Also arousing considerable interest was a Chinese hardstone peach-shaped cup, carved with a dragon handle and flowering stems. Measuring 6.5ins (16.5cm) wide x 2.5ins (6.4cm) high, with carved hardwood stand, the cup was consigned by a local vendor and sold to a Kent collector for £3,500, against an estimate of £150-200 reflecting its damaged and discoloured condition.


Another strong performer was the Waterloo Medal awarded on June 18, 1815 to Assistant Surgeon J A Alexander R.N. Brit.Reg. (The Scots Greys). Retaining its original crimson ribbon, it sold to a North West trader buyer for £6,600 against an estimate of £1,000-1,500.


There are multiple ways to consign antiques, works of art and collectors’ items to the Canterbury saleroom. Taking advantage of one of the free Friday morning valuation days, one local vendor was delighted with the above estimate £2,600 bid for their early 19th century French ormolu 'Pendule d'Officier' mantle clock, by F.S. Antoine Konner, Bruchsall.

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The handsome clock had a 4.25ins diameter white enamel dial with Roman hour numerals and Arabic quarter numerals, a concentric date ring with gilt pierced and engraved hands and blue steeled hands for date and alarm set. The eight-day quarter striking and repeating movement, with balance wheel escapement and alarm striking on two bells, was contained in a case decorated with a coiled serpent handle, the sides applied with oak leaves and foliate bosses. It had been purchased from a London saleroom in June 2007.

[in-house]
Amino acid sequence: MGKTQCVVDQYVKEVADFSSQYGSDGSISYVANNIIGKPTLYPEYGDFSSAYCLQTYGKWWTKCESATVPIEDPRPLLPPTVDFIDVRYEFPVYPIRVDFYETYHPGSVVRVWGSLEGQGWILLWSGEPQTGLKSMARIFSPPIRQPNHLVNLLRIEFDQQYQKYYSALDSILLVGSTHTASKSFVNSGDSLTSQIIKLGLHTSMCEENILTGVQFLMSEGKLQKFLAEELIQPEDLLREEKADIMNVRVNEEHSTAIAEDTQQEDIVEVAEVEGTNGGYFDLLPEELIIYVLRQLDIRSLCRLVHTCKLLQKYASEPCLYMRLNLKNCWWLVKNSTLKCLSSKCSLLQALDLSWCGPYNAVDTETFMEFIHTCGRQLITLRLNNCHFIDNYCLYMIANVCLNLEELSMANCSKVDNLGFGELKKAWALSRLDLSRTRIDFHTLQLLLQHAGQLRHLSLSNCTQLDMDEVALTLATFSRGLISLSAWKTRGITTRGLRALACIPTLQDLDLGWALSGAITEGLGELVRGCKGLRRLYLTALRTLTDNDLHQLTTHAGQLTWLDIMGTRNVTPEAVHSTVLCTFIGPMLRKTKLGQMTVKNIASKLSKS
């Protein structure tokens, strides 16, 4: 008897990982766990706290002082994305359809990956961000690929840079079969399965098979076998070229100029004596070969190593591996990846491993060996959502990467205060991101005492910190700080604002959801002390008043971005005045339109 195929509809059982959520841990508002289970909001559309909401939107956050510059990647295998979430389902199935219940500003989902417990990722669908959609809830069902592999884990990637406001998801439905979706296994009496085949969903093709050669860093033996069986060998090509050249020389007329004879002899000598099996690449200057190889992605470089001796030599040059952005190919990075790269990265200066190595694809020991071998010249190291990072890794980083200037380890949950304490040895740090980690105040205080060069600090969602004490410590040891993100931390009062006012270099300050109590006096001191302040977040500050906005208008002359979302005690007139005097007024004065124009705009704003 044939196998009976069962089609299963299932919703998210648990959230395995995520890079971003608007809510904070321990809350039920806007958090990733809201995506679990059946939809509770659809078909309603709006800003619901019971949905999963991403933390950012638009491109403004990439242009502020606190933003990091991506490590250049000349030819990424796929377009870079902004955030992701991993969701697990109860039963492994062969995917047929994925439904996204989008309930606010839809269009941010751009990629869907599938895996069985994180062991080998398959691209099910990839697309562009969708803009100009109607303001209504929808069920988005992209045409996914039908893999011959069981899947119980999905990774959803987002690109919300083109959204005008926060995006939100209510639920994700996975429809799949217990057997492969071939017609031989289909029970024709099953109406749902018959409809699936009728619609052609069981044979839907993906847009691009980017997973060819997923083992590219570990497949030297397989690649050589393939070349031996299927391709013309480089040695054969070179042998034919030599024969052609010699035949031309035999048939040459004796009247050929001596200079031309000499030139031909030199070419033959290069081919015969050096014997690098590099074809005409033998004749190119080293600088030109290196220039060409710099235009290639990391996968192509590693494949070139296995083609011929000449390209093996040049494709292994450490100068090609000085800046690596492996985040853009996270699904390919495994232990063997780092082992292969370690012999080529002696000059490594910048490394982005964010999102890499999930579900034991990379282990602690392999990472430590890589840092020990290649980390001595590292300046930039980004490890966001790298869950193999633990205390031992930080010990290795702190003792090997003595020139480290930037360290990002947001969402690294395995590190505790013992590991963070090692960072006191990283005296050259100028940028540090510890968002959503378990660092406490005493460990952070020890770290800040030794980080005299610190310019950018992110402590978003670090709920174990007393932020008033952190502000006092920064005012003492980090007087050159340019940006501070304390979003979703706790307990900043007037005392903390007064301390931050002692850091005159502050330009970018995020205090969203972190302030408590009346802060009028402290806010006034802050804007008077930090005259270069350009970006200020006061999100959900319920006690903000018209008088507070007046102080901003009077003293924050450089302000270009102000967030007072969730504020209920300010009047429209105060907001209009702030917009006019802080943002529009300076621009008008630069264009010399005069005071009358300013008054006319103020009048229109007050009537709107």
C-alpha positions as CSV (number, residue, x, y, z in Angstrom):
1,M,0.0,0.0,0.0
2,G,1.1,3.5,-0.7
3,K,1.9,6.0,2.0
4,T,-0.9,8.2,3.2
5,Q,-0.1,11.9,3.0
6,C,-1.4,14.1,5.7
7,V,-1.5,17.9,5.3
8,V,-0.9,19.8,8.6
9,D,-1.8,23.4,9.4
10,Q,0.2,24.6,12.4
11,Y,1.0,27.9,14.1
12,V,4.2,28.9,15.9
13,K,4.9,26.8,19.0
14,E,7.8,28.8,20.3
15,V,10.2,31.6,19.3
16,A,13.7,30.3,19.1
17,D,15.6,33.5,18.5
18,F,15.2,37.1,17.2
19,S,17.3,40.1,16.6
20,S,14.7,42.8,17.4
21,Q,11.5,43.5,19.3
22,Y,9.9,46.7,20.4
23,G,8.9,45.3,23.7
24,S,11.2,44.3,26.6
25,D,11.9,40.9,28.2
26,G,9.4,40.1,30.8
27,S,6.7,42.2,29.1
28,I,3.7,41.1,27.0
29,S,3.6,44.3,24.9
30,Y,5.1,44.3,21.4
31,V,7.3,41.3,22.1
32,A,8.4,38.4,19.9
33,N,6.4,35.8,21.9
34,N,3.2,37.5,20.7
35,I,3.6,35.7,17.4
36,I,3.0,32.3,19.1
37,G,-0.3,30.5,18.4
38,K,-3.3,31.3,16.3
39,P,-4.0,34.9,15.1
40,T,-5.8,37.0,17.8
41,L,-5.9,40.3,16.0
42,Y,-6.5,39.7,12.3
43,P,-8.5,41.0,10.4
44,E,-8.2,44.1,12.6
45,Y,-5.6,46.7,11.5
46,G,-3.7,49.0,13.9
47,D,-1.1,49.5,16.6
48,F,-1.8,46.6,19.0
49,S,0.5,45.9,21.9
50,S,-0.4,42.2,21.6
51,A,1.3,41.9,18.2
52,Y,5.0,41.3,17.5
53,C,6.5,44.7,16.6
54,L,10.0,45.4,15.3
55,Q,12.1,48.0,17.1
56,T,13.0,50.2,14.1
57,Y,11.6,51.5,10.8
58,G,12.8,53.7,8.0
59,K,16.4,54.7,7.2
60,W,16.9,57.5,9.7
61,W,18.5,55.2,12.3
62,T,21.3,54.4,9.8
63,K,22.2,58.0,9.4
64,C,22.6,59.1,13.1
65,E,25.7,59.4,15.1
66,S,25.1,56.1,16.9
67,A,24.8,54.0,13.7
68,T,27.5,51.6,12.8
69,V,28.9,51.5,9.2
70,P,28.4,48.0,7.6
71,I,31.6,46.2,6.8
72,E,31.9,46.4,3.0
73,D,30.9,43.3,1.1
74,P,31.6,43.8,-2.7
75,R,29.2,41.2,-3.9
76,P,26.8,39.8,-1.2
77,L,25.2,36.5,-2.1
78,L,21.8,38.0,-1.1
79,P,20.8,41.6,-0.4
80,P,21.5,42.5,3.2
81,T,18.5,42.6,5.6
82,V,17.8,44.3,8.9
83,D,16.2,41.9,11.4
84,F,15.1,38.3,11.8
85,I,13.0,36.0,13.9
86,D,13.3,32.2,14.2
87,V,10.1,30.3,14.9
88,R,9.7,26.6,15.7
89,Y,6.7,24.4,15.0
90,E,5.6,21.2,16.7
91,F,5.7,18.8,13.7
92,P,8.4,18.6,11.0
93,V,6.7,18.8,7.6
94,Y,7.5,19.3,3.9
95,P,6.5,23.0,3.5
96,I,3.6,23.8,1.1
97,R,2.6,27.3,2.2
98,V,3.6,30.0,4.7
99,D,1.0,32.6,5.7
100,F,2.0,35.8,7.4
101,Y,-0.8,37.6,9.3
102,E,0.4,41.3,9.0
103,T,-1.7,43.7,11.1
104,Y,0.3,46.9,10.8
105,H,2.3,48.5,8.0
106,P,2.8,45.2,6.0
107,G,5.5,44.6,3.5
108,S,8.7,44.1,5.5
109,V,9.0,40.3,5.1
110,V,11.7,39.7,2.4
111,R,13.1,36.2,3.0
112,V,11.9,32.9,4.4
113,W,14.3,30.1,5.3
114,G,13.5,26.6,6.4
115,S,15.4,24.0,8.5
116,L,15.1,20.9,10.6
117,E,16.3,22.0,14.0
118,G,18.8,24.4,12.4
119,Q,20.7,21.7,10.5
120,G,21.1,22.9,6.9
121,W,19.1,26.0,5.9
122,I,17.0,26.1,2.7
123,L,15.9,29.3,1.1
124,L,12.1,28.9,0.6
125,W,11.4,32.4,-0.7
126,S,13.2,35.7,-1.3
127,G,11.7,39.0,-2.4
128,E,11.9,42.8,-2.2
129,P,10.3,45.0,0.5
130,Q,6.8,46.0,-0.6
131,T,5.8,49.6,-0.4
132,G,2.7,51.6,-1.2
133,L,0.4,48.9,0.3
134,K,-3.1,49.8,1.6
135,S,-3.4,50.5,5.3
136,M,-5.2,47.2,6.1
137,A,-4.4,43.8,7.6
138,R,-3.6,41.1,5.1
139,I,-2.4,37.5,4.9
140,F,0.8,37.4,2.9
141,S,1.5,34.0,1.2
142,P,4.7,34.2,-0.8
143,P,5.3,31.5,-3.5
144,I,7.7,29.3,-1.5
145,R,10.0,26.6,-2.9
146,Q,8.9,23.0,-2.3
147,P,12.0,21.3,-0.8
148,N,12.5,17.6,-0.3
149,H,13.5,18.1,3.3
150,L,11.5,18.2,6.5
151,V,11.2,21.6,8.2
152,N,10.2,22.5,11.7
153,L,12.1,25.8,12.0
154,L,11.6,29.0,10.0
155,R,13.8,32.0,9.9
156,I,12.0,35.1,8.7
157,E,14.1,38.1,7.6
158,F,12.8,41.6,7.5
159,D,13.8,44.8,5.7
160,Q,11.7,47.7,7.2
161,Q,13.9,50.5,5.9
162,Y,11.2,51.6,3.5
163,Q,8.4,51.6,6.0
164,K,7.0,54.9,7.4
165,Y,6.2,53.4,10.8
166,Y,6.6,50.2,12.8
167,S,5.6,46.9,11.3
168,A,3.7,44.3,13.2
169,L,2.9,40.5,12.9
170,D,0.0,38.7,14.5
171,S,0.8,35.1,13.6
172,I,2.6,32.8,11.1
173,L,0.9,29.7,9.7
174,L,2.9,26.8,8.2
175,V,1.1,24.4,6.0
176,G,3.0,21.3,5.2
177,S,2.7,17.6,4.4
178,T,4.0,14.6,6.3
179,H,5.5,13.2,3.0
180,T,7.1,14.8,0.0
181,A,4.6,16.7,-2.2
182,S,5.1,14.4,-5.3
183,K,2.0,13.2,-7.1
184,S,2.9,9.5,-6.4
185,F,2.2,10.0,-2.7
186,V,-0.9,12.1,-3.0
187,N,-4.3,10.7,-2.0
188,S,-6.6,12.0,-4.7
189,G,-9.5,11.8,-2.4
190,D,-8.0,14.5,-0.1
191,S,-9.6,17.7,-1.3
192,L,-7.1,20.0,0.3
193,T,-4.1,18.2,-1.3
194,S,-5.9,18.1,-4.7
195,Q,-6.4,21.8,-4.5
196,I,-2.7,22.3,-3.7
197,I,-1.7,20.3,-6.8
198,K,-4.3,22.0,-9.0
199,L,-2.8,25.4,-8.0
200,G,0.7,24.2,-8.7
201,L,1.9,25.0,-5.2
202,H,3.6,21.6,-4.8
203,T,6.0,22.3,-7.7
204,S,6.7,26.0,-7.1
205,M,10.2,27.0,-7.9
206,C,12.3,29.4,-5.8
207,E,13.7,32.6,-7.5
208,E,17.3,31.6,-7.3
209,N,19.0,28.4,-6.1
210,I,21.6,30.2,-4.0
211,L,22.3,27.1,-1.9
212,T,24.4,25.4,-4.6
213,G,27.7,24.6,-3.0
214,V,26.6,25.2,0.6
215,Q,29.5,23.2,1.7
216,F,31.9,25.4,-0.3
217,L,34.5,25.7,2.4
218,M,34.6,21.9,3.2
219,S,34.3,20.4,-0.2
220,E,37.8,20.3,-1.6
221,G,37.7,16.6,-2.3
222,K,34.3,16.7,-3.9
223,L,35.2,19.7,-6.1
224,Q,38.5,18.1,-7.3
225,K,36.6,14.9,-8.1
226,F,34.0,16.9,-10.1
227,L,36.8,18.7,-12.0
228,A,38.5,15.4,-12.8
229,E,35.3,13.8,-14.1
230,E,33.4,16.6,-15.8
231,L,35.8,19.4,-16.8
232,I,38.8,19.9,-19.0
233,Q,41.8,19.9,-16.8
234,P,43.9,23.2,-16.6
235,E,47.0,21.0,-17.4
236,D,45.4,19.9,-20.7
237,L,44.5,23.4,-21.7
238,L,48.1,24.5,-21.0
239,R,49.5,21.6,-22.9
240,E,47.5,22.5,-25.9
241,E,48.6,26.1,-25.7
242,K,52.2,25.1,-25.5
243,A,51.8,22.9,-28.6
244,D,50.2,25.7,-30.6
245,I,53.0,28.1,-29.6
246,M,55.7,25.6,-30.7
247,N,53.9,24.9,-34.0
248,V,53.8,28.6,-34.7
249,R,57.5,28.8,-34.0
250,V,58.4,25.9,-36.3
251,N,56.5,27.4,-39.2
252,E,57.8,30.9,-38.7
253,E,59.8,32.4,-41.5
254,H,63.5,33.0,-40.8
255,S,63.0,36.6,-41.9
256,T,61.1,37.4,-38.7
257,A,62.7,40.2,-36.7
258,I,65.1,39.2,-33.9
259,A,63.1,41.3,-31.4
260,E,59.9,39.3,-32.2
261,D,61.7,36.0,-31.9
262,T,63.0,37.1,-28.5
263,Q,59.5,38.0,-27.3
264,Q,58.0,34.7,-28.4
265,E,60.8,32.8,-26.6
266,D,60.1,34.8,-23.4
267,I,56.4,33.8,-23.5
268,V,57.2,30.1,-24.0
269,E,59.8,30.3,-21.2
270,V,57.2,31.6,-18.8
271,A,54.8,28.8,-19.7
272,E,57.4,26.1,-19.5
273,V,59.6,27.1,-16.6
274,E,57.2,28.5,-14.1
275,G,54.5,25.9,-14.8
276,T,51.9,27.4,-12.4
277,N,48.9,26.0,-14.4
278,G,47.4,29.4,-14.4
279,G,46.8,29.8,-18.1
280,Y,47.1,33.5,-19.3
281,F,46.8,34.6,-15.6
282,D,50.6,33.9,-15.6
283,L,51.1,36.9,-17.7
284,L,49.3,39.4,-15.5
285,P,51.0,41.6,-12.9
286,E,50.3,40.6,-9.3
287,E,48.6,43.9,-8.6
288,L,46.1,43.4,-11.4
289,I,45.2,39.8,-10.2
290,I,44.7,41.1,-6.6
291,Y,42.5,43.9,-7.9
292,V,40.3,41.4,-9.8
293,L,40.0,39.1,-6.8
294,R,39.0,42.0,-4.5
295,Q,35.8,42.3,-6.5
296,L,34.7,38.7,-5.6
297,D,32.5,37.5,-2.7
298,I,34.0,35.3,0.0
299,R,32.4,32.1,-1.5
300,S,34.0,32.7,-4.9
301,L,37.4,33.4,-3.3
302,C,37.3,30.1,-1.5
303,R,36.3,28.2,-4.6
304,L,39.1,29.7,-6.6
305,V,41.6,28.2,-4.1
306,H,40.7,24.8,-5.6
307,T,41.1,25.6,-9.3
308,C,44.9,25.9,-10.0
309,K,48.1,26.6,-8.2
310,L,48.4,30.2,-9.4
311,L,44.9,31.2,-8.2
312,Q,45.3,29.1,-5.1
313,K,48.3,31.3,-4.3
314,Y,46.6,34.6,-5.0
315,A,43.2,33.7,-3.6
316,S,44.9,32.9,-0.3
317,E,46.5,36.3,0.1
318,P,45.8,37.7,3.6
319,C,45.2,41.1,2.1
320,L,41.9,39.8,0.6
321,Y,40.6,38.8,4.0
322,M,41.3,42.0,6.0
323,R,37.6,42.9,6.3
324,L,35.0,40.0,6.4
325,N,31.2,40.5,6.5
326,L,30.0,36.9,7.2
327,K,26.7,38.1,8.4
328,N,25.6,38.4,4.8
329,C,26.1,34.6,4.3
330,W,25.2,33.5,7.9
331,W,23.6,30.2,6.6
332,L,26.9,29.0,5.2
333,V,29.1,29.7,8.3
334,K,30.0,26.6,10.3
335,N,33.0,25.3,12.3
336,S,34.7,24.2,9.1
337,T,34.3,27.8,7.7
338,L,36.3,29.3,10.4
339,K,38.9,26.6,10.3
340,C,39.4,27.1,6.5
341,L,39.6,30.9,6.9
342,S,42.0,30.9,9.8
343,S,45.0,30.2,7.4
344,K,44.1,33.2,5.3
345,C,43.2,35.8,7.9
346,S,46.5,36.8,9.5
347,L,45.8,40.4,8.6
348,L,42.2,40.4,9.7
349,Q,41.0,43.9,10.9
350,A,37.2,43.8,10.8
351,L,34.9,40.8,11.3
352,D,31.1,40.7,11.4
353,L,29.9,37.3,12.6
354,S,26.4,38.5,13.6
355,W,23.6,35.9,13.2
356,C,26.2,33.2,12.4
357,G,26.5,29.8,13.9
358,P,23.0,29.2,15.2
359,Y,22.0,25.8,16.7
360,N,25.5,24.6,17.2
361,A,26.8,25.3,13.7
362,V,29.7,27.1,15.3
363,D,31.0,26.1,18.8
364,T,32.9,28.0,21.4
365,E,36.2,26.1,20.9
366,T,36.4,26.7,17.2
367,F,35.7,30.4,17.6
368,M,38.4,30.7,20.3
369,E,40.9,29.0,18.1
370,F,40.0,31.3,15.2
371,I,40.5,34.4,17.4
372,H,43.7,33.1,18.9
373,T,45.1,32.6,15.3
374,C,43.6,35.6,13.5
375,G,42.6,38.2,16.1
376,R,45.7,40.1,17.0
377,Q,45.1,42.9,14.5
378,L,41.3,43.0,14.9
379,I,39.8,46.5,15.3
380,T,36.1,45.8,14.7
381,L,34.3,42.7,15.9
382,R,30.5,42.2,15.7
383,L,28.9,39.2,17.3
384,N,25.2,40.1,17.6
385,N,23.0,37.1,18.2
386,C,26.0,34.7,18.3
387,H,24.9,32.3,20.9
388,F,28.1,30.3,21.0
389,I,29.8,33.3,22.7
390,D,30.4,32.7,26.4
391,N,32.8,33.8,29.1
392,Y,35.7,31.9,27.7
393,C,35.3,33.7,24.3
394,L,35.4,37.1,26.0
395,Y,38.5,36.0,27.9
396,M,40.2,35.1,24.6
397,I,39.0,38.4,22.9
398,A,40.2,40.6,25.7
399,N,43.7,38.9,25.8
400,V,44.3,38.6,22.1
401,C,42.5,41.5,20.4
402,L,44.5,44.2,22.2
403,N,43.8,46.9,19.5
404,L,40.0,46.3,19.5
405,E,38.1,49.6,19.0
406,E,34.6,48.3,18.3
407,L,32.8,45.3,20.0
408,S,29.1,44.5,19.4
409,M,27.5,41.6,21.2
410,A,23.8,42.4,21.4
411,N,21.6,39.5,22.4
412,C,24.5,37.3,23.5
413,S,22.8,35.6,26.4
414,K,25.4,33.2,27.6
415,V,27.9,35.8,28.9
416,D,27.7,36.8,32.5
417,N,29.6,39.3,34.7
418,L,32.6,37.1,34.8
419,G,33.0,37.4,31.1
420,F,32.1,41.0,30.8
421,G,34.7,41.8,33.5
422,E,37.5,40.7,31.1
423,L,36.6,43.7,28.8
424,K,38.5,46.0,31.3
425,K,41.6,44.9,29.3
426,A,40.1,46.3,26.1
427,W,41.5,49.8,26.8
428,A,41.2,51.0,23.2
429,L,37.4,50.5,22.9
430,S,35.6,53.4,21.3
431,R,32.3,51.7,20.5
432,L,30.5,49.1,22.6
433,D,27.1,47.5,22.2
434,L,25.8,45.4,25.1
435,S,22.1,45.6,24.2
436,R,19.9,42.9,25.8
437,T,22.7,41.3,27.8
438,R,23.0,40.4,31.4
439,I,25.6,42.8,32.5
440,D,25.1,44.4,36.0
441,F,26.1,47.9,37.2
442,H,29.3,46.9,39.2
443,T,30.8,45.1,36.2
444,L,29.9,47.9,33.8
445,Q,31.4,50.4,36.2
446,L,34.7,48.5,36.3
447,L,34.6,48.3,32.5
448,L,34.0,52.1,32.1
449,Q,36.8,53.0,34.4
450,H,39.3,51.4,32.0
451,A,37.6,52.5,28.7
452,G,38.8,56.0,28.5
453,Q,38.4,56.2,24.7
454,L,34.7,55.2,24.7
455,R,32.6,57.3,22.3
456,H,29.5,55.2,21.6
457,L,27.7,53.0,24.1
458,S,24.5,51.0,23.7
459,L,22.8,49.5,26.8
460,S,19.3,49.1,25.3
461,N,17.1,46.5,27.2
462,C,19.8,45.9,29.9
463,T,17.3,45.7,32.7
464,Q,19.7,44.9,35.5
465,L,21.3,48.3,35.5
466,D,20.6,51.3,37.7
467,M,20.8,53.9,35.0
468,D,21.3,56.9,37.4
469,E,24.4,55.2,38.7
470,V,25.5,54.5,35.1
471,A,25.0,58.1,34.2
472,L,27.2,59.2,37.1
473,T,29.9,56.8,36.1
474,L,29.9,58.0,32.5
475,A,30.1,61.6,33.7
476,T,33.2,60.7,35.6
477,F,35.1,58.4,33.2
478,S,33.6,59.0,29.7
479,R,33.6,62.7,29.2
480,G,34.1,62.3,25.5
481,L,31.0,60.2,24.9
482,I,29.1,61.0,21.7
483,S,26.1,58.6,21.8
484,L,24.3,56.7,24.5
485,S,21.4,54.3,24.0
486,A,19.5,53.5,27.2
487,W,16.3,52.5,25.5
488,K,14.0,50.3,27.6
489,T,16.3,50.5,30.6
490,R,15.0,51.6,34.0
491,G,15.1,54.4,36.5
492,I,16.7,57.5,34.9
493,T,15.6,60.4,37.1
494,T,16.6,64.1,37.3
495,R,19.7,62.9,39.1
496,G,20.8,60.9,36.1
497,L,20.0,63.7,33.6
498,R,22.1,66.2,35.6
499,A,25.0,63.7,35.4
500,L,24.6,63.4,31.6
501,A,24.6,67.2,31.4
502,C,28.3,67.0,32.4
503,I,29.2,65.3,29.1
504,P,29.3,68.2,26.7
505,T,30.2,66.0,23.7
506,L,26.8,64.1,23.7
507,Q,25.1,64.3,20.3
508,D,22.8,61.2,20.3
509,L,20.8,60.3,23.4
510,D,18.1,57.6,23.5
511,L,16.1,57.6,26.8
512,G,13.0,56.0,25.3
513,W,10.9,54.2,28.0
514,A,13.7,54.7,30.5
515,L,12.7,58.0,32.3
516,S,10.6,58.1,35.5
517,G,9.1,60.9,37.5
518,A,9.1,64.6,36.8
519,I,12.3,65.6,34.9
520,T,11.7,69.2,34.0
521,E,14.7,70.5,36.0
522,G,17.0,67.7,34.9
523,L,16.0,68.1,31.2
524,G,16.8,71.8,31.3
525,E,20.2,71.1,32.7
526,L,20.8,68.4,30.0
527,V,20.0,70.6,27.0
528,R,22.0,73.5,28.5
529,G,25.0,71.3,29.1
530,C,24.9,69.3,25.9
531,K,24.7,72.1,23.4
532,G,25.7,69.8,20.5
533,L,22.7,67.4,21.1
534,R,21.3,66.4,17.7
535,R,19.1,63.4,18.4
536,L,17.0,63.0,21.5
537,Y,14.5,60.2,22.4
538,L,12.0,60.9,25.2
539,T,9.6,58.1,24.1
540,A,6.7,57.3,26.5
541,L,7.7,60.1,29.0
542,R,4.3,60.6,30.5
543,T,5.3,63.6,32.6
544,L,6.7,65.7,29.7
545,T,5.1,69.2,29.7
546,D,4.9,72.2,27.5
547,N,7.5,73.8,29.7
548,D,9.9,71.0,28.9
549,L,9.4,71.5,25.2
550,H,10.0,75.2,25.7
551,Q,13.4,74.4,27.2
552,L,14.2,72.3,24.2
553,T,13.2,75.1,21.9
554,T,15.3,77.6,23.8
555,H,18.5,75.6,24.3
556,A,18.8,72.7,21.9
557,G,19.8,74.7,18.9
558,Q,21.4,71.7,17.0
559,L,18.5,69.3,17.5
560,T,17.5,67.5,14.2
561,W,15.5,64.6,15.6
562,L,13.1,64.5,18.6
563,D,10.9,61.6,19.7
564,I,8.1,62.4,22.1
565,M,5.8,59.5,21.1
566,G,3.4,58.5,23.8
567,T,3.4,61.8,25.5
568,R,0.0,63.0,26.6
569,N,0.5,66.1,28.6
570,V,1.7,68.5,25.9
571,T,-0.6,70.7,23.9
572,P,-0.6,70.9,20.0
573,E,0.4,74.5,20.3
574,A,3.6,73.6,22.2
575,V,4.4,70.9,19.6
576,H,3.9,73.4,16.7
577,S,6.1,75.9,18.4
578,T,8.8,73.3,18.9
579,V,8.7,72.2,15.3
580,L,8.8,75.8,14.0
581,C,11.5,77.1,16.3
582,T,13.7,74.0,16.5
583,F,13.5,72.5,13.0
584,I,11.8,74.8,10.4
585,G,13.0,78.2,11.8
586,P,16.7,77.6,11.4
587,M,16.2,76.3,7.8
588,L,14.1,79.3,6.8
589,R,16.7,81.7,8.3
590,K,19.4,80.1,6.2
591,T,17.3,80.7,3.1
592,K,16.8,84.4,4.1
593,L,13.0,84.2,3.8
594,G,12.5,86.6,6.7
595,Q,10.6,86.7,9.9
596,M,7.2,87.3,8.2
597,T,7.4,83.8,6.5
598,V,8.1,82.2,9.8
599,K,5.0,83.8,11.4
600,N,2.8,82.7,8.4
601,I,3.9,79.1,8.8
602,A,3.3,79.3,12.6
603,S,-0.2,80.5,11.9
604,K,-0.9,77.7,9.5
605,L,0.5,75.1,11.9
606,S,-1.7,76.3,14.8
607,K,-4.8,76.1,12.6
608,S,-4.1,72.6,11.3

The clock was purchased by a private buyer in the Netherlands for an above estimate £2,600, the same sum being paid by a London collector using the, the saleroom’s own live bidding platform, for an English silk work picture dating from circa 1660, that had been consigned following an exchange of emails and a valuation made from digital photographs, The framed and glazed picture measuring 9.5ins x 14.75ins depicted the Old Testament scene from the expulsion of Hagar and Ishmael by Abraham, worked in satin stitch with applied coil and laid silver thread.


In furniture, of particular local significance was a good Victorian mahogany Gothic sideboard, designed in 1869 for the Granville Hotel, East Cliff, Ramsgate, Kent, by Edward Welby Pugin (1834-1875), son of the architect who designed the Palace of Westminster.

The sideboard’s mirrored back with castellated frieze and triple cluster columns was surmounted by standing figures of saints, each holding a shield, while the base had a frieze drawer and cupboards enclosed by a pair of panelled doors with overlaid Gothic tracery flanked by moulded columns. It measured 47.5ins wide x 22ins deep x 70ins high and was purchased by the vendor from the Granville Hotel at the time of its renovation in the 1980s. Happily, it will be staying in the area, its private buyer paying an on estimate £1,500 to take it home.


Entries of good quality furniture, antiques, works of art, jewellery and collectors’ items are invited for the first two-day weekend fine art sale on the New Year at The Canterbury Auction Galleries, which is on February 5-6. Free saleroom valuations can be arranged, either in person with an appointment or by email, accompanied by good quality images. Valuations for probate purposes are carried out under strict Covid safety conditions. For further information, please contact the saleroom, telephone 01277 763337 or